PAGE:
For the Miami Valley Today
TROY — A teacher’s passion, coupled with a grant from the Troy Foundation, has led to the sound of ukulele music emanating from Forest Elementary School and Kyle Elementary School in Troy this school year.
“I’ve wanted to start an ukulele program since before I came to Troy,” said Jenny Hewitt, who teaches music at both Forest and Kyle. “It is an instrument I picked up a few years ago and love the adaptability to the classroom. Prior to this, students have only had a few Orff instruments (xylophones and glockenspiels) or recorder. I felt that fifth grade was a great opportunity and something that would build interest as students grew in the music program.”
Hewitt began the program on a smaller scale, using the ukuleles already available in the schools.
“I began the program last year after I found 18 ukuleles that had been here since before the previous music teacher,” she said. “Because our schedule was quarterly last year, I was able to use the same set for all four quarters, with enough for one for each student. I did end up buying six more to have enough for everyone. Now that we are on a normal schedule and I see 60 fifth graders a week, I knew I needed to have enough for both schools.
“With a generous grant from the Troy Foundation, I was able to buy 40 more ukuleles and 10 tuners that are split between the two schools. This allows us to have 64 ukuleles in total, enough that each student will have an instrument and not need to share. Students are able to take an instrument home and practice when they do not have music class. Last year’s students really enjoyed being able to share the instrument with their families.”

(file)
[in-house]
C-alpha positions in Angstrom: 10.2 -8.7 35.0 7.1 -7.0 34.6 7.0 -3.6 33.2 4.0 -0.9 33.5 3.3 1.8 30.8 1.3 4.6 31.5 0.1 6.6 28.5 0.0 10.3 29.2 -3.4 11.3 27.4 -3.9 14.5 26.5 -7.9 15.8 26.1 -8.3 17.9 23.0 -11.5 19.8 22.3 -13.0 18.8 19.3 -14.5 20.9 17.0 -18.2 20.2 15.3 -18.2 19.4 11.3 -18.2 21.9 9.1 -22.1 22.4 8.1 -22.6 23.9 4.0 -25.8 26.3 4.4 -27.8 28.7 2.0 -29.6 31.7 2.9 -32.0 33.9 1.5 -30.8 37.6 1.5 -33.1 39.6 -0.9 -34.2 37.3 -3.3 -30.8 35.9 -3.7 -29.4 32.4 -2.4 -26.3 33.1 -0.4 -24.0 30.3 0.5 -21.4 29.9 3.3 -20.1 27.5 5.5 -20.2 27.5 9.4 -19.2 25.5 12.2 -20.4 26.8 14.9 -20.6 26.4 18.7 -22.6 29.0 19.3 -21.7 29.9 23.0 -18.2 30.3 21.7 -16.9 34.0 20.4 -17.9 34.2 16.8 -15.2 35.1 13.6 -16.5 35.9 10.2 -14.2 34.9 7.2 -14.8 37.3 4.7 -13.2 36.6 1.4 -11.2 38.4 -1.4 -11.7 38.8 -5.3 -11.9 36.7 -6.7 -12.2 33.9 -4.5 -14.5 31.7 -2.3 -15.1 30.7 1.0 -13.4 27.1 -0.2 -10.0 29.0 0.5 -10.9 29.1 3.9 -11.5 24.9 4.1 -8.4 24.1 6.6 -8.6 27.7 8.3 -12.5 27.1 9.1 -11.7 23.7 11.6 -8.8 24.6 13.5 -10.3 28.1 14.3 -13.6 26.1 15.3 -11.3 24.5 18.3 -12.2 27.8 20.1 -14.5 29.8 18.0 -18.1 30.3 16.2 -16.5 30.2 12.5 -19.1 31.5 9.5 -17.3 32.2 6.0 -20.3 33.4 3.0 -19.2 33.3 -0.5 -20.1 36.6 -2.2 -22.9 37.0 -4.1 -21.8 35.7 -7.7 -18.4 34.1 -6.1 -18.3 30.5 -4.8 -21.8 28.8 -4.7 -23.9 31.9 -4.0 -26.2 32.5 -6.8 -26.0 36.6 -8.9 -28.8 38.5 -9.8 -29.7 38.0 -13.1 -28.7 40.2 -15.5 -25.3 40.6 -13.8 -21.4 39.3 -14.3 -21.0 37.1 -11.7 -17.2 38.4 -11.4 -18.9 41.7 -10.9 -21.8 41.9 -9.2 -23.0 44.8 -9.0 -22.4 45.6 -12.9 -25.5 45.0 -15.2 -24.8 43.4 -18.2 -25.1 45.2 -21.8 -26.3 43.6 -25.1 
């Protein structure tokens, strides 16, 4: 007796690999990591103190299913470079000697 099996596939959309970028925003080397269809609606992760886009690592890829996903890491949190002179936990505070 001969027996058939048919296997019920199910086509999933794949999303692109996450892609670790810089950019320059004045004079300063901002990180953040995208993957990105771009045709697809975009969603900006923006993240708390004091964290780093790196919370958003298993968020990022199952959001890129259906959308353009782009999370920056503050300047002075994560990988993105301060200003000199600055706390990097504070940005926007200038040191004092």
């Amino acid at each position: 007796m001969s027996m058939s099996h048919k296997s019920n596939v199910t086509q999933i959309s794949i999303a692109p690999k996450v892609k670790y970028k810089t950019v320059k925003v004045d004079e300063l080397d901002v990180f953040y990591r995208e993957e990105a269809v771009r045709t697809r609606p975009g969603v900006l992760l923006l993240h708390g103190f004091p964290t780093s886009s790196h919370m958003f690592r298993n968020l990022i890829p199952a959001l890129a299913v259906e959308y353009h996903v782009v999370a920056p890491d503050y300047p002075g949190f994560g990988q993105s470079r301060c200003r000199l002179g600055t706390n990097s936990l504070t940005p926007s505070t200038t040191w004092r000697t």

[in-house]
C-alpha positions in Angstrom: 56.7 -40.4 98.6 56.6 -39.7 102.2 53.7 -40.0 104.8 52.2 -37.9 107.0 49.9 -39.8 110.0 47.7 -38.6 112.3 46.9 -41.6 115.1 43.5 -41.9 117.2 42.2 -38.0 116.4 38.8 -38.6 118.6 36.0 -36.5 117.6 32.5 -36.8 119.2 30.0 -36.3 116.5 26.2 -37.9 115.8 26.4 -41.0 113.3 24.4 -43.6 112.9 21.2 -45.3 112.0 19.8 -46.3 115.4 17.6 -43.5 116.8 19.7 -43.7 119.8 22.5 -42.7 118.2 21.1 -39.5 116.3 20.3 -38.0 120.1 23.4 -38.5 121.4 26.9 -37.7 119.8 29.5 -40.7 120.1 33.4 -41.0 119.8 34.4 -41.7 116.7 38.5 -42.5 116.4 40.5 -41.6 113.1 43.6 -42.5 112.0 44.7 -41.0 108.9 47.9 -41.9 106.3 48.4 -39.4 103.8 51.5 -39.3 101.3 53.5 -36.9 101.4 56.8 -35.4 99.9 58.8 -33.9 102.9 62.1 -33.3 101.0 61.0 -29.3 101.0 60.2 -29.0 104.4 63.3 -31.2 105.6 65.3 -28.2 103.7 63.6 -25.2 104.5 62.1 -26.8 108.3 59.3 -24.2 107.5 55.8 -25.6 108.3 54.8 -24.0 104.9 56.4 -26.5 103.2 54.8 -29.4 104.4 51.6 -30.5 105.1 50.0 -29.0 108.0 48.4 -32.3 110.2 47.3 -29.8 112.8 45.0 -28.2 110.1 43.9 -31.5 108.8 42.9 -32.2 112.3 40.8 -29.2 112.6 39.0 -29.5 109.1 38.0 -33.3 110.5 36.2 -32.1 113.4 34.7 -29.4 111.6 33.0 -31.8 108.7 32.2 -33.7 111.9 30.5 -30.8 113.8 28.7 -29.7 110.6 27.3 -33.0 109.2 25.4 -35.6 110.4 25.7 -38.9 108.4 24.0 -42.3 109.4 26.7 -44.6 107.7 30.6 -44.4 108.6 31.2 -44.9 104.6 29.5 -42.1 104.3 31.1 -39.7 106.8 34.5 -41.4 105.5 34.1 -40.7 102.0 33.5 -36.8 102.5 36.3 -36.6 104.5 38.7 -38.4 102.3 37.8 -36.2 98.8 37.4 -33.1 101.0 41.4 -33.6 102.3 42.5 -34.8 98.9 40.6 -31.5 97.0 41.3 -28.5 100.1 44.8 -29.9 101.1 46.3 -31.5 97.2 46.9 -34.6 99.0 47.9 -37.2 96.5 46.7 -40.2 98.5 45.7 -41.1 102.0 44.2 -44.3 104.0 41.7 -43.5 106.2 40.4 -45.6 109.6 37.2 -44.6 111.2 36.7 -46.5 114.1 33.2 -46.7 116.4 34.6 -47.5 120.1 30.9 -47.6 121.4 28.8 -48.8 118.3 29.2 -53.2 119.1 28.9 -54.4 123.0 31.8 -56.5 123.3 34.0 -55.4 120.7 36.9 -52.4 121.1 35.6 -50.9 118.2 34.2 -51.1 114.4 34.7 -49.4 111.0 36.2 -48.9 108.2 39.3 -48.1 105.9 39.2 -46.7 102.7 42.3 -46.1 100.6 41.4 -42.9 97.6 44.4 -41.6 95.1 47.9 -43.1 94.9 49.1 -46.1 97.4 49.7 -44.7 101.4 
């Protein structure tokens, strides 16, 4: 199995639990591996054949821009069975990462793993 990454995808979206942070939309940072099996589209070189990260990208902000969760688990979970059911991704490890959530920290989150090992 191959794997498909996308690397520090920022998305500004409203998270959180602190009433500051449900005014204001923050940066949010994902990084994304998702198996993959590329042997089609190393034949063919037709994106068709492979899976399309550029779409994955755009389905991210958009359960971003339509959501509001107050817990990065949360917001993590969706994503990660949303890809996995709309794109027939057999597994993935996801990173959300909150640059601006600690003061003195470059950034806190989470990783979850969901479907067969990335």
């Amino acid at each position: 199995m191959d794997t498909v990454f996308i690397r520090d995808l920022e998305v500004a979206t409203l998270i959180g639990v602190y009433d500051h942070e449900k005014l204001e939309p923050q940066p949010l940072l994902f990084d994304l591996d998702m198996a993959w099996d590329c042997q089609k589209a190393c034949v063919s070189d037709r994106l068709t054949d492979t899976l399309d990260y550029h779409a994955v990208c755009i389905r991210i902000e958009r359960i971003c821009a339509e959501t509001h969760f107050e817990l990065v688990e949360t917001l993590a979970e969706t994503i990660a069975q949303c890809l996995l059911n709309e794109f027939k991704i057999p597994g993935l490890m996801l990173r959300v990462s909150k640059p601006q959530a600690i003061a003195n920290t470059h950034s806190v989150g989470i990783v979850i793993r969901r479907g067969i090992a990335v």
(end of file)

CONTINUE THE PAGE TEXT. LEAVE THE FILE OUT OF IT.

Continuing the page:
Ukuleles are a great instrument for young musicians and can lead to more musical exploration down the road.
“There are many wonderful benefits to learning ukulele,” she said. “Hand-eye coordination is greatly benefited, as both hands are doing something different; the right hand strums while the left hand creates the chord. Playing the ukulele teaches musicality, body awareness, and self-discipline. It’s also a lot of fun to be able to play along with your favorite songs from today’s pop music as there are many play-along videos on YouTube.
“Ukulele easily transfers over to other instruments like guitar, other string instruments, and even wind instruments because rhythm becomes part of your body when playing. Some people will ask, why not just play the guitar? I like the ukulele because we only have four strings, which allows us to more easily play various chords and quickly start playing music. It is also easier for students to hold as the size matches the students’ bodies better than a full-size guitar. The ukulele is also very easily portable and a relatively inexpensive instrument.”
Hewitt said she’d like to see the program continue to grow in the coming years.
“I believe this year will be successful, too, as students have been asking since school began when we were going to start playing,” she said. “We are grateful for the funds from the Troy Foundation to continue the program. Currently, Kyle and Forest are the only elementary schools playing ukulele, mainly because I have training in the instrument. But who knows? Maybe we can get programs going across the district in the future. I look forward to a time when we can do live performances again. Until then, we will be recording a few pieces once in a while to share with parents and the community.”